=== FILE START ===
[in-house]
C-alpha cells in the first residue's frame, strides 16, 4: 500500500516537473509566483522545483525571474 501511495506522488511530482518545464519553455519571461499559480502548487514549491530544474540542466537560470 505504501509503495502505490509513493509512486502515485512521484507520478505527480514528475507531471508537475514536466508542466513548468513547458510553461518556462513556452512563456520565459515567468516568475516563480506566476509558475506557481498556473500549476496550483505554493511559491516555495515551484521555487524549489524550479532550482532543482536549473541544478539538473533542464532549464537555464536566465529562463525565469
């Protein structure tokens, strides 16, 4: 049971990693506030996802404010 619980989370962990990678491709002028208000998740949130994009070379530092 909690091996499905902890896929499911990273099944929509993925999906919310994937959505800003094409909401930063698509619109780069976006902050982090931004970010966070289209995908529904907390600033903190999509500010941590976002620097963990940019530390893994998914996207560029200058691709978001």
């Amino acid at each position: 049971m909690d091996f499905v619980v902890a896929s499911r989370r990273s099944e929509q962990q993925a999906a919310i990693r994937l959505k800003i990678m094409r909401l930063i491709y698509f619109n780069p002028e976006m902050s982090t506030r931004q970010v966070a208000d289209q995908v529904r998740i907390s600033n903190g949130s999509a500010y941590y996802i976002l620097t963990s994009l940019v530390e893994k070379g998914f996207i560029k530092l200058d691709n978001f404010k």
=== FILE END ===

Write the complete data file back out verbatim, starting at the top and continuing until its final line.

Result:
[in-house]
C-alpha cells in the first residue's frame, strides 16, 4: 500500500516537473509566483522545483525571474 501511495506522488511530482518545464519553455519571461499559480502548487514549491530544474540542466537560470 505504501509503495502505490509513493509512486502515485512521484507520478505527480514528475507531471508537475514536466508542466513548468513547458510553461518556462513556452512563456520565459515567468516568475516563480506566476509558475506557481498556473500549476496550483505554493511559491516555495515551484521555487524549489524550479532550482532543482536549473541544478539538473533542464532549464537555464536566465529562463525565469
């Protein structure tokens, strides 16, 4: 049971990693506030996802404010 619980989370962990990678491709002028208000998740949130994009070379530092 909690091996499905902890896929499911990273099944929509993925999906919310994937959505800003094409909401930063698509619109780069976006902050982090931004970010966070289209995908529904907390600033903190999509500010941590976002620097963990940019530390893994998914996207560029200058691709978001």
């Amino acid at each position: 049971m909690d091996f499905v619980v902890a896929s499911r989370r990273s099944e929509q962990q993925a999906a919310i990693r994937l959505k800003i990678m094409r909401l930063i491709y698509f619109n780069p002028e976006m902050s982090t506030r931004q970010v966070a208000d289209q995908v529904r998740i907390s600033n903190g949130s999509a500010y941590y996802i976002l620097t963990s994009l940019v530390e893994k070379g998914f996207i560029k530092l200058d691709n978001f404010k």